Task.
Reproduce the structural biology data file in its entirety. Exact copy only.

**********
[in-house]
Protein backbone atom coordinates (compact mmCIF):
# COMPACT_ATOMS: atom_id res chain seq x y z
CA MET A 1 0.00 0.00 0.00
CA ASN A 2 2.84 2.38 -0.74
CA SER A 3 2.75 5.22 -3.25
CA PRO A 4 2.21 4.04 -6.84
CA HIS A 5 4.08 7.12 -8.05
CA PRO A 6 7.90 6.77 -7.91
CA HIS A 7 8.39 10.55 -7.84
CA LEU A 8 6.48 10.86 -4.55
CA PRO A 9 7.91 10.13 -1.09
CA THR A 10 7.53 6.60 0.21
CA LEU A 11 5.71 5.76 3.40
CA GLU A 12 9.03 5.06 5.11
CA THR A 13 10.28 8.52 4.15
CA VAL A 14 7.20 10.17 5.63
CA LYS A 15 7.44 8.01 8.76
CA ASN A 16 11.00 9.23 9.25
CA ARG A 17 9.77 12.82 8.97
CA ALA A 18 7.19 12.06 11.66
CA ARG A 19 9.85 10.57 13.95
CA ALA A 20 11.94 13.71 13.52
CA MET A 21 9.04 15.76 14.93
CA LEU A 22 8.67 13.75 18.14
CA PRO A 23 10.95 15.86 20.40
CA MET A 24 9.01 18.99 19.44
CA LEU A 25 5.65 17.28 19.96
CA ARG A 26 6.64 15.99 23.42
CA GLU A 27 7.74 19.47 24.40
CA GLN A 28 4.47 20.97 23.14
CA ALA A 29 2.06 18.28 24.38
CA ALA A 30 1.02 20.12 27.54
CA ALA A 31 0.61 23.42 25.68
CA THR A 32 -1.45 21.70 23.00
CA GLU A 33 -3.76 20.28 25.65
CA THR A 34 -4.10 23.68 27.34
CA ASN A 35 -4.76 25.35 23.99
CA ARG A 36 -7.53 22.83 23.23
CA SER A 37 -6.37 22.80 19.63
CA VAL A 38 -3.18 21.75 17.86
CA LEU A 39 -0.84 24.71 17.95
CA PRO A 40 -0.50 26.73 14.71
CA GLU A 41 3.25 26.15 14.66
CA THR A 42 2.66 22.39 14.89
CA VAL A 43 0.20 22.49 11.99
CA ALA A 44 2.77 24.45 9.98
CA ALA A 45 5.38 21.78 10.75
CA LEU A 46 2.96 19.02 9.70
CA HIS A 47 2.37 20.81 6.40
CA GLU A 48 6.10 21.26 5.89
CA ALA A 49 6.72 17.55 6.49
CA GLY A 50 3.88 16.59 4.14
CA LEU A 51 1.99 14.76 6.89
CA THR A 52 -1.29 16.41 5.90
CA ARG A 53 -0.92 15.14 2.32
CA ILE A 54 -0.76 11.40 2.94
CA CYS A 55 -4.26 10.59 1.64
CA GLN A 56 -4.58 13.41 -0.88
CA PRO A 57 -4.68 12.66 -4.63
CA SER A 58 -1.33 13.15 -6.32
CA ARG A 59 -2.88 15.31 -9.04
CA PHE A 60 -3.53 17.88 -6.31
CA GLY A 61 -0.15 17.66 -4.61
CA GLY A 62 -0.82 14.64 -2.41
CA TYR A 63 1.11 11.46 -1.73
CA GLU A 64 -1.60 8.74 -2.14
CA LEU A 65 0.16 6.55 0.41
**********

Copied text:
[in-house]
Protein backbone atom coordinates (compact mmCIF):
# COMPACT_ATOMS: atom_id res chain seq x y z
CA MET A 1 0.00 0.00 0.00
CA ASN A 2 2.84 2.38 -0.74
CA SER A 3 2.75 5.22 -3.25
CA PRO A 4 2.21 4.04 -6.84
CA HIS A 5 4.08 7.12 -8.05
CA PRO A 6 7.90 6.77 -7.91
CA HIS A 7 8.39 10.55 -7.84
CA LEU A 8 6.48 10.86 -4.55
CA PRO A 9 7.91 10.13 -1.09
CA THR A 10 7.53 6.60 0.21
CA LEU A 11 5.71 5.76 3.40
CA GLU A 12 9.03 5.06 5.11
CA THR A 13 10.28 8.52 4.15
CA VAL A 14 7.20 10.17 5.63
CA LYS A 15 7.44 8.01 8.76
CA ASN A 16 11.00 9.23 9.25
CA ARG A 17 9.77 12.82 8.97
CA ALA A 18 7.19 12.06 11.66
CA ARG A 19 9.85 10.57 13.95
CA ALA A 20 11.94 13.71 13.52
CA MET A 21 9.04 15.76 14.93
CA LEU A 22 8.67 13.75 18.14
CA PRO A 23 10.95 15.86 20.40
CA MET A 24 9.01 18.99 19.44
CA LEU A 25 5.65 17.28 19.96
CA ARG A 26 6.64 15.99 23.42
CA GLU A 27 7.74 19.47 24.40
CA GLN A 28 4.47 20.97 23.14
CA ALA A 29 2.06 18.28 24.38
CA ALA A 30 1.02 20.12 27.54
CA ALA A 31 0.61 23.42 25.68
CA THR A 32 -1.45 21.70 23.00
CA GLU A 33 -3.76 20.28 25.65
CA THR A 34 -4.10 23.68 27.34
CA ASN A 35 -4.76 25.35 23.99
CA ARG A 36 -7.53 22.83 23.23
CA SER A 37 -6.37 22.80 19.63
CA VAL A 38 -3.18 21.75 17.86
CA LEU A 39 -0.84 24.71 17.95
CA PRO A 40 -0.50 26.73 14.71
CA GLU A 41 3.25 26.15 14.66
CA THR A 42 2.66 22.39 14.89
CA VAL A 43 0.20 22.49 11.99
CA ALA A 44 2.77 24.45 9.98
CA ALA A 45 5.38 21.78 10.75
CA LEU A 46 2.96 19.02 9.70
CA HIS A 47 2.37 20.81 6.40
CA GLU A 48 6.10 21.26 5.89
CA ALA A 49 6.72 17.55 6.49
CA GLY A 50 3.88 16.59 4.14
CA LEU A 51 1.99 14.76 6.89
CA THR A 52 -1.29 16.41 5.90
CA ARG A 53 -0.92 15.14 2.32
CA ILE A 54 -0.76 11.40 2.94
CA CYS A 55 -4.26 10.59 1.64
CA GLN A 56 -4.58 13.41 -0.88
CA PRO A 57 -4.68 12.66 -4.63
CA SER A 58 -1.33 13.15 -6.32
CA ARG A 59 -2.88 15.31 -9.04
CA PHE A 60 -3.53 17.88 -6.31
CA GLY A 61 -0.15 17.66 -4.61
CA GLY A 62 -0.82 14.64 -2.41
CA TYR A 63 1.11 11.46 -1.73
CA GLU A 64 -1.60 8.74 -2.14
CA LEU A 65 0.16 6.55 0.41